by Kimberly Davidson
If your mind was a movie screen for everyone to view, what would they see? Would your screenplay be rated G, R, or NC-17? The Apostle Paul confessed, “I do not understand what I do. For what I want to do, I do not do, but what I hate I do. I have the desire to carry out good but cannot carry it out” (Romans 7:15; 18).
Ever feel this way? Maybe everyday! Aristotle said, “We are what we repeatedly do.” If we want to understand why we do what we don’t want to do, why we think and act negatively, then we must come to the realization we do not understand ourselves as well as we think we do.
Even as a Christian, my mind continued to create negative thoughts, which translated into bad feelings and behaviors. Not only was my mind and heart tormented, but so was my physical body. I was diagnosed with lupus, gastritis, and shingles. No question, what you think influences your biological body. Toxic thinking can manifest itself in bodily symptoms such as cancer, diabetes, allergies, to name a few.1
Looking at the different personality roles we have created in life allows us to better understand why we do what we do, so we might choose better alternatives. We all begin life hardwired with a soul. As life unfolds, we collect psychological data in the form of experiences (a process that starts in the womb). As we absorb experiences, they are transformed into memories, which shape our learned responses, which, in turn, affect what we make of new experiences. We see this when young babies and their mothers interact.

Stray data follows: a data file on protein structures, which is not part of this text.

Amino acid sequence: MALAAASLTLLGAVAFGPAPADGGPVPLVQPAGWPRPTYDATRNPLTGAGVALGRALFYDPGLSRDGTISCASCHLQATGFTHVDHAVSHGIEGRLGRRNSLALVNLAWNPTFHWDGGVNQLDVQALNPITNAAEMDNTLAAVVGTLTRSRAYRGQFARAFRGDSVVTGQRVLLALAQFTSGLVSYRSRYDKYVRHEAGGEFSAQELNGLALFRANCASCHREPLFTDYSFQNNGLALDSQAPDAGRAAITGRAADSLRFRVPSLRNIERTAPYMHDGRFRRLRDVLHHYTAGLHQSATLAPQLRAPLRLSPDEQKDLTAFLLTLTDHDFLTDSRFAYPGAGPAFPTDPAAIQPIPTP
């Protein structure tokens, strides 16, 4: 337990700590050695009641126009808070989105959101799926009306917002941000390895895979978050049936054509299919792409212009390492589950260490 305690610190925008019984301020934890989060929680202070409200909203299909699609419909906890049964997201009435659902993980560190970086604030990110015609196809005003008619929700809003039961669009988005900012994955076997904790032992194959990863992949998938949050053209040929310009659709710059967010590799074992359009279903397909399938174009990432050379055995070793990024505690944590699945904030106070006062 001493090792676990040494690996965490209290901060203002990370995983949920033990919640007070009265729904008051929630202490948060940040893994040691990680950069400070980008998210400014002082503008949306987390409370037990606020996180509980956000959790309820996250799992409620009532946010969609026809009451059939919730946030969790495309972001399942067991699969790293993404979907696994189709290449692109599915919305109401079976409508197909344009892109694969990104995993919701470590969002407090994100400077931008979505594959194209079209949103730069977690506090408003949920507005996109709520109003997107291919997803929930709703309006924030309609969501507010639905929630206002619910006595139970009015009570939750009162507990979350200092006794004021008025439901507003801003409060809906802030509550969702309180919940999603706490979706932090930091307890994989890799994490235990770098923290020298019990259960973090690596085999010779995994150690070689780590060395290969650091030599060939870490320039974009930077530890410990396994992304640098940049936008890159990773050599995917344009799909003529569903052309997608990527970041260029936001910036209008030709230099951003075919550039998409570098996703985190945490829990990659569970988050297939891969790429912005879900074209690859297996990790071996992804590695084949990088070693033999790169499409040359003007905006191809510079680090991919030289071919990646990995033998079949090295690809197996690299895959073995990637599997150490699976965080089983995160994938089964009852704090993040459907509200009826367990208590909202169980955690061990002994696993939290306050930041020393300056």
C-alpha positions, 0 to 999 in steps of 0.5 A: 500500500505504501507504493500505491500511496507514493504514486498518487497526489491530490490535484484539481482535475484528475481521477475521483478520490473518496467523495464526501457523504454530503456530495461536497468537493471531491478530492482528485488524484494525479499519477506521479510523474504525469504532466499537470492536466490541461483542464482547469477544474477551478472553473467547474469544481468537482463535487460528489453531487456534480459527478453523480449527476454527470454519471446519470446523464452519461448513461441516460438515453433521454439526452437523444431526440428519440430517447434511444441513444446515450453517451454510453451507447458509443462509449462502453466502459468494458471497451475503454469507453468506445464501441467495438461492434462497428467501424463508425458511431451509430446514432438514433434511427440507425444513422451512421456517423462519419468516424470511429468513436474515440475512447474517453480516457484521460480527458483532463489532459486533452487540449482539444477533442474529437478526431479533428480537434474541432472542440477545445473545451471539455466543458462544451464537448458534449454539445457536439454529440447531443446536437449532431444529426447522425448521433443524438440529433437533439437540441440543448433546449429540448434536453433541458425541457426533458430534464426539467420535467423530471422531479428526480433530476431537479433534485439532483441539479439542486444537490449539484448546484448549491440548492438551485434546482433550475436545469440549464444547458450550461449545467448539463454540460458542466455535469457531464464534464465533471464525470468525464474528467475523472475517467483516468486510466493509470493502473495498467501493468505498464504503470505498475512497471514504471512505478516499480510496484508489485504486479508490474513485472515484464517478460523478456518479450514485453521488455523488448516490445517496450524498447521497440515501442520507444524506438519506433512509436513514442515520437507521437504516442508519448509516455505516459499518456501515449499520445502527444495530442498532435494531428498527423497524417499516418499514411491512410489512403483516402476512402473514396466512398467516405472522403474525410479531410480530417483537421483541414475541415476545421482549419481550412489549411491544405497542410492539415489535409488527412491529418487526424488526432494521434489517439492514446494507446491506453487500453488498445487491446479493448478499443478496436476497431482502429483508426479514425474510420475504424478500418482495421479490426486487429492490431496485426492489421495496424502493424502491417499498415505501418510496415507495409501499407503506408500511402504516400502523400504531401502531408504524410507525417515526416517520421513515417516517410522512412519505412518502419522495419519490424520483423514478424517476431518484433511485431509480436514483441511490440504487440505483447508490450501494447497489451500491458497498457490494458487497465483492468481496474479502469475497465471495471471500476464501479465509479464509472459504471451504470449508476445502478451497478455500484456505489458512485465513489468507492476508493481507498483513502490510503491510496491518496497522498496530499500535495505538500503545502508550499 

As we grow up our personality starts to take form and we develop multiple roles over time. I start as a child creating roles in response to my relationship with my parents and my birth order. I form new roles as I begin to interact and relate in school and move forward with life. Today my roles are wife, daughter, women’s pastor, step-grandmother, friend, sister, and God’s daughter. I act differently depending on what role I’m playing.
The ability to play roles is part of the normal person’s ability for relating with others. Jesus had different personality roles. One moment he is lambasting the Pharisees with words intended to break their hardened hearts, then we see him comforting a child, and the next minute he is lovingly disciplining and teaching an adulterous woman.